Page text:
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Octave naming - children to define the specific octave of notes in Iain’s lessons

From February, children learning piano with Iain in central and South Birmingham, and virtually, will be asked to refer to notes by their octave position on the piano keyboard.


This will include children who do not yet have a full size piano or keyboard.


Middle C will be named as both middle C or C4, while C5 is the C note one octave up from it. G in the top space of the bass clef staff, for example, will now be called G3 in the piano lessons.


Children will be asked to label notes on paper with both the letter name of the note and its octave number, an extra layer of depth sometimes not required in theory materials, workbooks or exams.


Learners will be asked to locate the specific note on the piano as part of understanding the geography of the piano keyboard, with weekly activities and games set.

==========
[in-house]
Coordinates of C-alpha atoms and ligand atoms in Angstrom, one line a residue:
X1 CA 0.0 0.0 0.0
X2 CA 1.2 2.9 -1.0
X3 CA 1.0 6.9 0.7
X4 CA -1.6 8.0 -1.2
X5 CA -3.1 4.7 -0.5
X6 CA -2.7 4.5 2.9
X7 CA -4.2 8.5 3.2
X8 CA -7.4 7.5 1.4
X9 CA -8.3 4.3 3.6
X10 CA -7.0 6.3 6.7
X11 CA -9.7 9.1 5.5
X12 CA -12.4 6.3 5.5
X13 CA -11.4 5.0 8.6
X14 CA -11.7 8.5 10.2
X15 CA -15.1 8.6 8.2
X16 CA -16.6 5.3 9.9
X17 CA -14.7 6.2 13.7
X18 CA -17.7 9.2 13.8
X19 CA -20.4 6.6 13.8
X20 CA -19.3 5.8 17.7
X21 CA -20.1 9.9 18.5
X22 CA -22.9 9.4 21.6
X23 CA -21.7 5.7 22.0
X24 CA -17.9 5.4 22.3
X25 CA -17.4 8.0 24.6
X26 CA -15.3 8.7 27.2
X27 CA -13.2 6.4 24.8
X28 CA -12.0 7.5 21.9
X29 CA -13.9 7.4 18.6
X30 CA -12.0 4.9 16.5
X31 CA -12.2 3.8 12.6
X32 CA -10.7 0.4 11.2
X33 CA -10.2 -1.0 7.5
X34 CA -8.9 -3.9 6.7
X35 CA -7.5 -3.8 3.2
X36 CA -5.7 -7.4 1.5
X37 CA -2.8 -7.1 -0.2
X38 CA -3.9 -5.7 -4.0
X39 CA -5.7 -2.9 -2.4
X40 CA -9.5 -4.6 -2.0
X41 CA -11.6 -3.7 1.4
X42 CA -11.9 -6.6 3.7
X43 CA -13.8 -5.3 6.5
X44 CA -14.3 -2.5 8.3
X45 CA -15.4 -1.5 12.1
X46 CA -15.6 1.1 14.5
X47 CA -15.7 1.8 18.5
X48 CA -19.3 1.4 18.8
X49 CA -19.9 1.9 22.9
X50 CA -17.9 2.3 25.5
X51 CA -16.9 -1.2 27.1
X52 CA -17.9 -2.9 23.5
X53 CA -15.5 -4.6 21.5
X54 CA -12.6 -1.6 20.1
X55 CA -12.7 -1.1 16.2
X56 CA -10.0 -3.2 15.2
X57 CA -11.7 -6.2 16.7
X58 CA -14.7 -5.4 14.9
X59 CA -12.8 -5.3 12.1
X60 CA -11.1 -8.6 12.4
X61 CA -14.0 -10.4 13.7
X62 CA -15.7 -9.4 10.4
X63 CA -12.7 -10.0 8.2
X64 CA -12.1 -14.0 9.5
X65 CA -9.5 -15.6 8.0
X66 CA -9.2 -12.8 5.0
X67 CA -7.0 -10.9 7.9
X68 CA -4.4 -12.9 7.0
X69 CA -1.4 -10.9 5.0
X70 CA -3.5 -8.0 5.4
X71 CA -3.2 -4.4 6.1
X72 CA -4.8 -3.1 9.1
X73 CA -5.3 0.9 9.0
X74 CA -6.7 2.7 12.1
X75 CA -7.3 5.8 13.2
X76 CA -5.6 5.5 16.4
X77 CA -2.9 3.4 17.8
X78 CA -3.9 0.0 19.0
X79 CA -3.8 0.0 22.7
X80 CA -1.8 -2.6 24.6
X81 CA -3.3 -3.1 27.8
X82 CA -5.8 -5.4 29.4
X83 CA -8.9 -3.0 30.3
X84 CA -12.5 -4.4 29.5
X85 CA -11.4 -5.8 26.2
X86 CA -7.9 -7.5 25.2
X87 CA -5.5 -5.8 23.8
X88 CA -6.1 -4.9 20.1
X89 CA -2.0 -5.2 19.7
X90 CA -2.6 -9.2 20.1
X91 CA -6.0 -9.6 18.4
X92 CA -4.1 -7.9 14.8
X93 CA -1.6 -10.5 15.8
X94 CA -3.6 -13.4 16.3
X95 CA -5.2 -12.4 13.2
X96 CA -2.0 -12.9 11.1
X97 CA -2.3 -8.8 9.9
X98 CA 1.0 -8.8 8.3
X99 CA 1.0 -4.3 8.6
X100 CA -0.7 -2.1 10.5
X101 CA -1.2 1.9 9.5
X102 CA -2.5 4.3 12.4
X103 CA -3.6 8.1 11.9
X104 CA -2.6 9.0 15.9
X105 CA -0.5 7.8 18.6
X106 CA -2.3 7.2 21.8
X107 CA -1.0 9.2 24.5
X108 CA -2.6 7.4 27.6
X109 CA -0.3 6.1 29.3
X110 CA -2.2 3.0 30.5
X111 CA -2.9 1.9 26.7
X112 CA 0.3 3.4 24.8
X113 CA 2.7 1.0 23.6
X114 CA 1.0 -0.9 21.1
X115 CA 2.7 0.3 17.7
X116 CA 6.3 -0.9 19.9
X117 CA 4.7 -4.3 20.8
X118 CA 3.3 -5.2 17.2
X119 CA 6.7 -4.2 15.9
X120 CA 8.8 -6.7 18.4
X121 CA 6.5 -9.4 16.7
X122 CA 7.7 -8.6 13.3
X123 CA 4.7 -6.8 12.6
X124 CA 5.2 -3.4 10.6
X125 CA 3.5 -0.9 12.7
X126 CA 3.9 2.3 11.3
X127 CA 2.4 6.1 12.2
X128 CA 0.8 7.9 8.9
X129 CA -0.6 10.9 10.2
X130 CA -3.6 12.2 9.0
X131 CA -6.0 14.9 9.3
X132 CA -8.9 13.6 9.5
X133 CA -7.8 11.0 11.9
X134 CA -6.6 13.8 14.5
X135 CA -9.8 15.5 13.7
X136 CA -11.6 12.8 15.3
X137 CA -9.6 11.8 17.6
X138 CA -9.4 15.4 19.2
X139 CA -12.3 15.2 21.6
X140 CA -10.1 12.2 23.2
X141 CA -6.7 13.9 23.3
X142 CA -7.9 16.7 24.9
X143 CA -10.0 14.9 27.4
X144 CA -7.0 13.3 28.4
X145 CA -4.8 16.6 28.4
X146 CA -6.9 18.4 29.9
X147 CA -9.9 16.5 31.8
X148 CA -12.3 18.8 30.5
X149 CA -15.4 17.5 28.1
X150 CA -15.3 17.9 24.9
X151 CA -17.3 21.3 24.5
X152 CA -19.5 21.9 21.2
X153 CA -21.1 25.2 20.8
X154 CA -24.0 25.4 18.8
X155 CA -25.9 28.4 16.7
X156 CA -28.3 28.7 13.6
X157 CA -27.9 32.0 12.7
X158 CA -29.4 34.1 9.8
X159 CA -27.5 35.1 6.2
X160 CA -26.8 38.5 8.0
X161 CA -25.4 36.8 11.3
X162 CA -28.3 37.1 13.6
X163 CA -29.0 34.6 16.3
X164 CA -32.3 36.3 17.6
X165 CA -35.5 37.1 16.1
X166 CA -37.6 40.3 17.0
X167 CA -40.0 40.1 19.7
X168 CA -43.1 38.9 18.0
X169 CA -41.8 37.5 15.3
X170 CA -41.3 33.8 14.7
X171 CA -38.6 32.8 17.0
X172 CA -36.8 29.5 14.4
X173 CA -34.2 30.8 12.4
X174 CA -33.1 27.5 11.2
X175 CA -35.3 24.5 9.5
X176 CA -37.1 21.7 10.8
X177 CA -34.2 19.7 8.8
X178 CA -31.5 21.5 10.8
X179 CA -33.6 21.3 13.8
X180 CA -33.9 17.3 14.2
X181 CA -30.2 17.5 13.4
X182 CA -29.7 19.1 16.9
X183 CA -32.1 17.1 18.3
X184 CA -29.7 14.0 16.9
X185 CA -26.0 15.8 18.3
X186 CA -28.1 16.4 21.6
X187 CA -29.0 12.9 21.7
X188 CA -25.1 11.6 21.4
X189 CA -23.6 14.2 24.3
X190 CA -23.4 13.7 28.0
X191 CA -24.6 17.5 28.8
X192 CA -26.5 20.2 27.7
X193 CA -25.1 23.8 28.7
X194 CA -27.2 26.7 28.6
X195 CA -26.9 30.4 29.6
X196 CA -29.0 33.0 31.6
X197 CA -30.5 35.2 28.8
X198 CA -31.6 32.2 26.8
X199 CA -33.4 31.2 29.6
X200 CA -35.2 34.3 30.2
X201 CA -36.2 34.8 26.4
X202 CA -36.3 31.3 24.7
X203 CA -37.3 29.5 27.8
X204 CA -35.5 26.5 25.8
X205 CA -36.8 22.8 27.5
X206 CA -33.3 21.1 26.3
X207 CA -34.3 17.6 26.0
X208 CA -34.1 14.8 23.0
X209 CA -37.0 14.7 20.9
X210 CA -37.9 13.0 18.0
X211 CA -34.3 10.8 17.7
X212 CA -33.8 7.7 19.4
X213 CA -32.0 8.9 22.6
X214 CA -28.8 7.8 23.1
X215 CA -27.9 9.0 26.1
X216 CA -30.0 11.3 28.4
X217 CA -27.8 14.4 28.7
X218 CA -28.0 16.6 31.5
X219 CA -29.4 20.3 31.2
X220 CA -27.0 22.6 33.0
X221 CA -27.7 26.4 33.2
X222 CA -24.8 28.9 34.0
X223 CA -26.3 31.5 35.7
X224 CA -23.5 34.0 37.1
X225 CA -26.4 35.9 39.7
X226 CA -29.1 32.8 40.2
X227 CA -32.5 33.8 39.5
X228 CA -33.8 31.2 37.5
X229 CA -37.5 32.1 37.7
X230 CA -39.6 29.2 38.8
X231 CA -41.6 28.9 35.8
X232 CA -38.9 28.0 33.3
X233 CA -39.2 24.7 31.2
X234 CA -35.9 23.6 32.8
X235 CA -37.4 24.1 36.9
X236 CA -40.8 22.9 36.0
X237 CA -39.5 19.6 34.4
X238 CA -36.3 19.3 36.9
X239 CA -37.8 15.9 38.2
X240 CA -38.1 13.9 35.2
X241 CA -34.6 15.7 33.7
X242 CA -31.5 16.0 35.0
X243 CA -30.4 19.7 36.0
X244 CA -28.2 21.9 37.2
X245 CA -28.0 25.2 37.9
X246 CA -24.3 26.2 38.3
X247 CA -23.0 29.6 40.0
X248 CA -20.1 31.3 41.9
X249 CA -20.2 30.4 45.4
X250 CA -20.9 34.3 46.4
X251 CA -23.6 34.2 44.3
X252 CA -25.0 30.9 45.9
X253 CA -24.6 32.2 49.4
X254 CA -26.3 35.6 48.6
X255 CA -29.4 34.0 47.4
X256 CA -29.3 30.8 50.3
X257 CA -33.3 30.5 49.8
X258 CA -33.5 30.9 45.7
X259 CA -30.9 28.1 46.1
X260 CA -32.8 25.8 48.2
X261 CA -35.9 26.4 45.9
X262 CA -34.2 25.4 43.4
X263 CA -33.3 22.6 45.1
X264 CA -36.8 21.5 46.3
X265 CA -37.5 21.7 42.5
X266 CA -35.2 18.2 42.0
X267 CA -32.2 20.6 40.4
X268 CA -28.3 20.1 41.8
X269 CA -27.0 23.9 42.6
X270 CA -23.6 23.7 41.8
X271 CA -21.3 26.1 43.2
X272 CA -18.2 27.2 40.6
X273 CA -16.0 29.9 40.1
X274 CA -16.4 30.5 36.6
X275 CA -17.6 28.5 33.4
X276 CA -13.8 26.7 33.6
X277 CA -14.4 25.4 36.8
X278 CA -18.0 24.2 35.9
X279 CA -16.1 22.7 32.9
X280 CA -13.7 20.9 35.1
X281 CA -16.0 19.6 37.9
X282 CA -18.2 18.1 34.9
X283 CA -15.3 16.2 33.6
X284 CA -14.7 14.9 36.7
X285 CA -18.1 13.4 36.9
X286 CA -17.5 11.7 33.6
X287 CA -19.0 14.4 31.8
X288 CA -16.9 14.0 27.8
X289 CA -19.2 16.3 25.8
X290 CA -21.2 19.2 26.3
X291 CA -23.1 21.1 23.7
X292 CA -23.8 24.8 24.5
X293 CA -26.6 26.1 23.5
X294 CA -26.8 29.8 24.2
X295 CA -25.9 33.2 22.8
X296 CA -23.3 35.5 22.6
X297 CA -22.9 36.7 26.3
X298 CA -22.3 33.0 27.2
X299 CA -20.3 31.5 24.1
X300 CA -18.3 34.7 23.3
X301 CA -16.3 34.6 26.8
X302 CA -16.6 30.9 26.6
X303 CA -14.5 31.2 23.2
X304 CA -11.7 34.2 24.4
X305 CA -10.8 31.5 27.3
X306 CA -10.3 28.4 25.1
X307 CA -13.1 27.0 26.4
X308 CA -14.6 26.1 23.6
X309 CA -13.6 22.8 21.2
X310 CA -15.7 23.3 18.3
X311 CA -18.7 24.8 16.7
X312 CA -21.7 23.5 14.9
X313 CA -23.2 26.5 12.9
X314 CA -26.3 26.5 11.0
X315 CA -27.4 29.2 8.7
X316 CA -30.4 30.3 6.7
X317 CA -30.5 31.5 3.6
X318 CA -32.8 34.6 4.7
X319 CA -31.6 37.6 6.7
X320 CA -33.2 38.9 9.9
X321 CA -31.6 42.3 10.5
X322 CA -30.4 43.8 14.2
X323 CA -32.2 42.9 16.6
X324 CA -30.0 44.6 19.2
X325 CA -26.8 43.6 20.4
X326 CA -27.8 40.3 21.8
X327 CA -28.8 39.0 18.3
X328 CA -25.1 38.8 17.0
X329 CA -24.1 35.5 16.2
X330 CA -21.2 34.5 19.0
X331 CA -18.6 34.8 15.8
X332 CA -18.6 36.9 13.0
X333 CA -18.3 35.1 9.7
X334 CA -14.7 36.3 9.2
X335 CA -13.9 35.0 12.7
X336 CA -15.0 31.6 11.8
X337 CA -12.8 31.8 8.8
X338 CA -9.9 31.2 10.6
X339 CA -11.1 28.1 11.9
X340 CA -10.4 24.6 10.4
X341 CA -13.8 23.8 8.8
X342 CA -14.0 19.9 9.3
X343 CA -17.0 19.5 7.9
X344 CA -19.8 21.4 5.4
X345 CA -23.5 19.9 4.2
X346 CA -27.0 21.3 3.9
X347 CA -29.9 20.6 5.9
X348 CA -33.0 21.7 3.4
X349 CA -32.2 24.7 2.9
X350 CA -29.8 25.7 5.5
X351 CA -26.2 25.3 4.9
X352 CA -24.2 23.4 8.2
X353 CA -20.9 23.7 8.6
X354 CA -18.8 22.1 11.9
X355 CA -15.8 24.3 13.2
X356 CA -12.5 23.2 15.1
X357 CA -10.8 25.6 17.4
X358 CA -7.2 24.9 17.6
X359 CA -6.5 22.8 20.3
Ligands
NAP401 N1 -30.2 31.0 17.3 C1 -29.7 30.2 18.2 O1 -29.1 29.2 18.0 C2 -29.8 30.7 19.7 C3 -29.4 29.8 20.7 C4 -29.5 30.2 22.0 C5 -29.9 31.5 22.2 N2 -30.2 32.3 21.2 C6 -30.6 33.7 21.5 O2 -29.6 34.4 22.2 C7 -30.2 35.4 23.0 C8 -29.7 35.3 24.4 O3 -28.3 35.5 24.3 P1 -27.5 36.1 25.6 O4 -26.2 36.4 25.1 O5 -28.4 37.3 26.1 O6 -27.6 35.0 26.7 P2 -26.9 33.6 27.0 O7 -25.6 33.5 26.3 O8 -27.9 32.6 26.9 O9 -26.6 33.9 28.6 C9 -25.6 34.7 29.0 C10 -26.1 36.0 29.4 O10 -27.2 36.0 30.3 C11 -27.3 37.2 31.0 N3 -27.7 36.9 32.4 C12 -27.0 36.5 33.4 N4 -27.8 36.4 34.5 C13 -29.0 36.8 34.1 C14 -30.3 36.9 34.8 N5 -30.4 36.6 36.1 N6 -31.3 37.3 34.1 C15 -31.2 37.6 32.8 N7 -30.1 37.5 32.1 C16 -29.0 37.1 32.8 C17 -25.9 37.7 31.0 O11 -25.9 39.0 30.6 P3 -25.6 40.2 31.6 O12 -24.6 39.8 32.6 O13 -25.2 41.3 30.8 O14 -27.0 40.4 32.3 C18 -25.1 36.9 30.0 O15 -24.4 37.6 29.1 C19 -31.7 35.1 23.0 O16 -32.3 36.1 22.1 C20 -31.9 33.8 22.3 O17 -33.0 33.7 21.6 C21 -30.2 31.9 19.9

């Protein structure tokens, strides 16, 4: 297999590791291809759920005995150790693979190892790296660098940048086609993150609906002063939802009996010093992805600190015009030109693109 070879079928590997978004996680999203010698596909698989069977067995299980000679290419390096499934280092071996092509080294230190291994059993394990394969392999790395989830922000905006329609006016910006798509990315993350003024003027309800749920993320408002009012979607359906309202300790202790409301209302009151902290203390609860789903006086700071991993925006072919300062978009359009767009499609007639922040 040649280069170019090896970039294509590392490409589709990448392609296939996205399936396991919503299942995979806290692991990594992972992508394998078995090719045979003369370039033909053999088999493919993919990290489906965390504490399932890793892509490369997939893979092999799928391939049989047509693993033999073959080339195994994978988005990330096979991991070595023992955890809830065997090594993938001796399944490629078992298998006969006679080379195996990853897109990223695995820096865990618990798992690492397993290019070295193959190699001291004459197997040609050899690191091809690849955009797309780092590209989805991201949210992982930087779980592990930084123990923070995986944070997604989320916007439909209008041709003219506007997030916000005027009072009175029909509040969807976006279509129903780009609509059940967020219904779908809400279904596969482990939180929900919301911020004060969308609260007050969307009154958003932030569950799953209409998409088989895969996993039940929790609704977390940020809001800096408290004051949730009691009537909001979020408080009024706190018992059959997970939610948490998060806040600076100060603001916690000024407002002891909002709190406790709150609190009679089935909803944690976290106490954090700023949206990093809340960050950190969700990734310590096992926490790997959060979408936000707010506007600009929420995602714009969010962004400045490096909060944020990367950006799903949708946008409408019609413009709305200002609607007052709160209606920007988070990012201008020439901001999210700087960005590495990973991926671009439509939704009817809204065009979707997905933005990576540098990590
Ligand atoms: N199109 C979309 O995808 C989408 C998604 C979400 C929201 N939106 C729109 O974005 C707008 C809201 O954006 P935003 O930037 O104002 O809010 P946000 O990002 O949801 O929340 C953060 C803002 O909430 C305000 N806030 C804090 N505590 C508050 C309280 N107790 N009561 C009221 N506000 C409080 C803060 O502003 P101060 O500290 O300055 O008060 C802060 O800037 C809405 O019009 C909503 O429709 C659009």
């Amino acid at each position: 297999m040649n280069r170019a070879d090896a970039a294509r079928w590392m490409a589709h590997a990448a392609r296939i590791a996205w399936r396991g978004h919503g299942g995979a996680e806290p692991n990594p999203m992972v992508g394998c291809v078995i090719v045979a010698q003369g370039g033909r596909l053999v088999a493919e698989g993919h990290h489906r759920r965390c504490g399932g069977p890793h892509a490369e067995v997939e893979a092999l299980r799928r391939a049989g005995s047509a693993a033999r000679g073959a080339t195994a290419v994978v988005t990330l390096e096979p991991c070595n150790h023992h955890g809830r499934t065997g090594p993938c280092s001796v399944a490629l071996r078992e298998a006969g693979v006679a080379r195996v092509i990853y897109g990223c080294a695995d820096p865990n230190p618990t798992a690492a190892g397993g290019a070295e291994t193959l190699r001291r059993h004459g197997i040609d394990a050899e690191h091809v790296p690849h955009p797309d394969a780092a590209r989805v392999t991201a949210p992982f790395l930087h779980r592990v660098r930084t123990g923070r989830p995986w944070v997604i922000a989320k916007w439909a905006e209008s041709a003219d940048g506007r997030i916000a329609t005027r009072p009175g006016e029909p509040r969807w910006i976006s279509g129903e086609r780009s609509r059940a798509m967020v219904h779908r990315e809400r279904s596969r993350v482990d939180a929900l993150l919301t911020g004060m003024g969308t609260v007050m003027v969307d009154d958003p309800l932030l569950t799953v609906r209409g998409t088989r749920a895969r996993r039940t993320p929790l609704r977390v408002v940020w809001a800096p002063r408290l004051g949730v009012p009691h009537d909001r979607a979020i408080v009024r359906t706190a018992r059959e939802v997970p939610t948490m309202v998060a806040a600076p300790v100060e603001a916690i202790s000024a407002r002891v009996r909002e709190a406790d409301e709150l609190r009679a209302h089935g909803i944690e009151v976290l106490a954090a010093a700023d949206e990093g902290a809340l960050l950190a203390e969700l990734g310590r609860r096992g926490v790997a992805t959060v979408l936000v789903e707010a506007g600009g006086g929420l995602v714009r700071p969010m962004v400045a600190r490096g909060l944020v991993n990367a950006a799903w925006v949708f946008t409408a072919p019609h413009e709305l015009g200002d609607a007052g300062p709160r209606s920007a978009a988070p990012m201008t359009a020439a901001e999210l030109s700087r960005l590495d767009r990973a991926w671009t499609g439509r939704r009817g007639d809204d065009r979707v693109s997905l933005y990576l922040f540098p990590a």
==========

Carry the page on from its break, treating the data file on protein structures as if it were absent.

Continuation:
The changes will be softly introduced into the lessons by Iain, and the new format will be encouraged.


Iain says, “Being able to recognise and locate specific notes on a vast 88-note piano keyboard, with accuracy, speed and total confidence, is an ongoing project as we build back after the pandemic and is part of children’s continuous education on piano. Being able to accurately name and find notes is a valuable tool children can use for the rest of their lives, and opens up a world of musical possibility using notated music. Building up note-reading skills is very important.


Iain adds, "Too many children are unable to define which exact note is which on the piano or to put across which note they mean, and this new lesson format should really help.”


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